While the FHA safeguards tenants, landlords can bar ESAs if owner-occupied establishments have a maximum of four units. The same applies to single-family houses under owner instead of agent management. Landlords could also reject an Emotional Support Animal if it can damage property or poses direct health and safety threats. The good news is that you can report to the FHEO when the landlord denies ESA accommodation unreasonably. However, ensure the property owner understands FHA regulations and penalties beforehand.

College Dorm Access

Per a 2018 CDC report, suicide is the second major cause of college student deaths, with youngster suicide rates tripling since the 1950s. Family, assignments, dating, finances, you name it, college students face numerous stressors. That’s why they resort to ESAs to boost their mental and emotional wellbeing. Besides allowing them in dorms, colleges use ESAs to alleviate students’ stress during tense periods like exams. While they’re mainly cats and dogs, ESAs can be birds, hamsters, rabbits, even miniature horses.

In 2013, GVSU paid a student $40,000 student after stopping her from living with a guinea pig on campus. The UNK also paid two students $140,000 two years later after barring them from keeping a dog in their apartment complex. Furthermore, the institution amended its housing policy to accommodate emotional support animals for students with mental afflictions. Another instance was KSU paying $100,000 to a couple after denying their Emotional Support Animal reasonable accommodation. The university also paid $30,000 to the fair housing organization representing the students and $15,000 to the U.S. Likewise, the university changed its accommodation policy, allowing students with psychological problems to keep therapy animals.

The HUD doesn’t exempt universities from ESA housing regulations. However, federal laws don’t require an Emotional Support Animal to accompany students to class or areas like libraries and cafeterias.  Such is not the case for service animals, seeing they help their owners with crucial tasks such as movement. Note that students are answerable for their ESA’s behavior, making them liable for the pet’s damages. The university can also ban the animal if it’s a danger to other students.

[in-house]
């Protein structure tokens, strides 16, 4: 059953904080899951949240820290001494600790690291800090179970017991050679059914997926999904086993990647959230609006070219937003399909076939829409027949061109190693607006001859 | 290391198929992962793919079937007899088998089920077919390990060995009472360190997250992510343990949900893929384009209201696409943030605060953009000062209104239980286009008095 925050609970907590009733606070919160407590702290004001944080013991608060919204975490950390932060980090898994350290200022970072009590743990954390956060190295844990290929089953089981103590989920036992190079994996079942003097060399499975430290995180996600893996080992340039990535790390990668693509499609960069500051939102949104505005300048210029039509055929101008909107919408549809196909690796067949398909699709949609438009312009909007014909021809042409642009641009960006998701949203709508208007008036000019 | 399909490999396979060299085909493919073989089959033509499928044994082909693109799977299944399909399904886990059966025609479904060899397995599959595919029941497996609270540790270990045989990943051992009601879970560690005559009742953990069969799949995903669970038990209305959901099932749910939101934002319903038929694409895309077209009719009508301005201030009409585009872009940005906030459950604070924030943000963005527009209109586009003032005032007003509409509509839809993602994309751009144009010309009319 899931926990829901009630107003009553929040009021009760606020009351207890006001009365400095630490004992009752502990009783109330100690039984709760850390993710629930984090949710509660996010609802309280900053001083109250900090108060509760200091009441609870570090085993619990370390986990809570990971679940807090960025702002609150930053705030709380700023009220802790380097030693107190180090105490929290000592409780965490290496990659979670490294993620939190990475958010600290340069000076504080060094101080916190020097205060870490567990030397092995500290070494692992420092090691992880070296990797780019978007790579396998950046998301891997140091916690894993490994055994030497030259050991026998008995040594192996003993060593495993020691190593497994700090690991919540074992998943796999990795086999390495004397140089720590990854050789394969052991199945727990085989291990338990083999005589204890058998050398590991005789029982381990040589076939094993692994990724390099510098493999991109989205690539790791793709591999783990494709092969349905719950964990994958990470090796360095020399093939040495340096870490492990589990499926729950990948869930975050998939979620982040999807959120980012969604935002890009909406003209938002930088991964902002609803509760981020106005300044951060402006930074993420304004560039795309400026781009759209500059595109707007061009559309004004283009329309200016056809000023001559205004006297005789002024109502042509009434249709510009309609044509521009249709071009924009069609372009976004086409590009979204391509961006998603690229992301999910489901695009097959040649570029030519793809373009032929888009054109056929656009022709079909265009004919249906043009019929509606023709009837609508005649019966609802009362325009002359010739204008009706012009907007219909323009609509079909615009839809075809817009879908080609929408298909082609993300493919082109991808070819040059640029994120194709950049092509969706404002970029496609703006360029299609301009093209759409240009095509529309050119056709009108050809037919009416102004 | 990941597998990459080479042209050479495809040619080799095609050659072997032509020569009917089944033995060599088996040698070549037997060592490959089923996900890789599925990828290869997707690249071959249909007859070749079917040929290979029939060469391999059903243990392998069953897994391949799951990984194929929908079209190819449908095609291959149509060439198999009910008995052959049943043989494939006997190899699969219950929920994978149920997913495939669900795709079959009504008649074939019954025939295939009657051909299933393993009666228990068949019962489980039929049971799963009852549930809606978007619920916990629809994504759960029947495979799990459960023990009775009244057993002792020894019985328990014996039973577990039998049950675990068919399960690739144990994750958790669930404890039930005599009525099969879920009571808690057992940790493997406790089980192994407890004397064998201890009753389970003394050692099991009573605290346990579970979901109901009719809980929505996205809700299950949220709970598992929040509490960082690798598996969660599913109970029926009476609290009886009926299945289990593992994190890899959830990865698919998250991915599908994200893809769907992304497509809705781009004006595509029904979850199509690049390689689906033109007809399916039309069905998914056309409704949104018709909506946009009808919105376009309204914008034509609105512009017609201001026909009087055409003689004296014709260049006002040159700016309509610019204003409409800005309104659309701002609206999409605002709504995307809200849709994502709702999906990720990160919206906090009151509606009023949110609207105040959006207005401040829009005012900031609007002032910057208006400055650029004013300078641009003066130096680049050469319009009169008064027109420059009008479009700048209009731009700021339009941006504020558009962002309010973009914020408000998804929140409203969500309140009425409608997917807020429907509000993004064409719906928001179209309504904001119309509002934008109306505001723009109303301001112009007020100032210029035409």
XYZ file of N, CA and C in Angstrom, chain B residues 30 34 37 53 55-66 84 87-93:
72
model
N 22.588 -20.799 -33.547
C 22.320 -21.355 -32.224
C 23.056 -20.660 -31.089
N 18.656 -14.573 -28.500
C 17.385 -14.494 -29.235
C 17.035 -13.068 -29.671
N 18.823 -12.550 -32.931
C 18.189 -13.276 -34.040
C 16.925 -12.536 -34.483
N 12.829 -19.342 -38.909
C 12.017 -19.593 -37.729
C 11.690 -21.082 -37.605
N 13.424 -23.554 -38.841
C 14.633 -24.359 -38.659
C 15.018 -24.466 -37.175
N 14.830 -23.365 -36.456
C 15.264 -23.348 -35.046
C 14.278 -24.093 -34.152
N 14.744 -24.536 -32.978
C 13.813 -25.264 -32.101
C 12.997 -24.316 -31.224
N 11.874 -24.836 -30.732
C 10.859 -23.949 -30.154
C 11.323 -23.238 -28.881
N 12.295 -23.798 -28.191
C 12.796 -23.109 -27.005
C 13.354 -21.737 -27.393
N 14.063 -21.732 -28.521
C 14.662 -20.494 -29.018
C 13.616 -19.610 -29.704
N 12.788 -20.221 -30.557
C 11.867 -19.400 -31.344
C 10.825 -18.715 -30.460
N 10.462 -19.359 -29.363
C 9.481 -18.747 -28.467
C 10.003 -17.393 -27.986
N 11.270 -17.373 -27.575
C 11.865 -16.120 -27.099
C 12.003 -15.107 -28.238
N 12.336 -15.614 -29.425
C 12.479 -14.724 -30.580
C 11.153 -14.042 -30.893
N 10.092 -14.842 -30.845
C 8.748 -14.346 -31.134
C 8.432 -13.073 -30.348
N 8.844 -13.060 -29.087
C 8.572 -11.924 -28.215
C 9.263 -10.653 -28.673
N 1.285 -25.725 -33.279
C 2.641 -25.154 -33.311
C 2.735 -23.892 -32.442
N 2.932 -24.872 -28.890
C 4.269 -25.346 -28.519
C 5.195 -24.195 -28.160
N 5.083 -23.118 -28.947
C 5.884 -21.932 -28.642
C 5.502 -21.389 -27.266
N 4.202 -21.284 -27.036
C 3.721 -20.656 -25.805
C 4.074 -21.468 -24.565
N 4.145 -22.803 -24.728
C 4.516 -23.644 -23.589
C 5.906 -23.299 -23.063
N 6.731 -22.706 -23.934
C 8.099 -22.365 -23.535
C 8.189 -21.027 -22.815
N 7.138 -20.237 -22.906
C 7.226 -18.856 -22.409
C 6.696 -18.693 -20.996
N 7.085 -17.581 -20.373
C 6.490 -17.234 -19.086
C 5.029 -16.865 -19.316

ESAs Aren’t Allowed Everywhere

Although the ACAA initially accepted ESAs on flights, the USDOT has since limited this privilege to service animals. ESAs are also unwelcome in hotels since they’re temporary accommodation units. The same applies to Airbnb establishments. Owners may allow pets in their houses, but they’re not mandated by law. This goes hand in hand with restaurants and stores. Managers can still bar entry even if you produce an ESA letter.

When it comes to ESAs at the workplace, employers have different views. Some believe an Emotional Support Animal increases the owner’s productivity while others maintain pets distract coworkers. That notwithstanding, you can persuade your boss by providing an ESA letter or training your animal to ensure it doesn’t harm others or damage property. You can also request access for a limited duration. Your employer may allow your ESA at the workplace if it doesn’t misbehave. That notwithstanding, your employer has the final say.

Understanding ESA Benefits

There are many reasons why health professionals advocate for an Emotional Support Animal. For starters, the pets activate neurotransmitters like dopamine to increase your sense of safety. By providing company, ESAs also cure loneliness, a major depression symptom. Unlike pills with side effects like nausea and weight gain, ESAs are a natural solution to your anxiety. ESAs also give you purpose by distracting you from daily worries.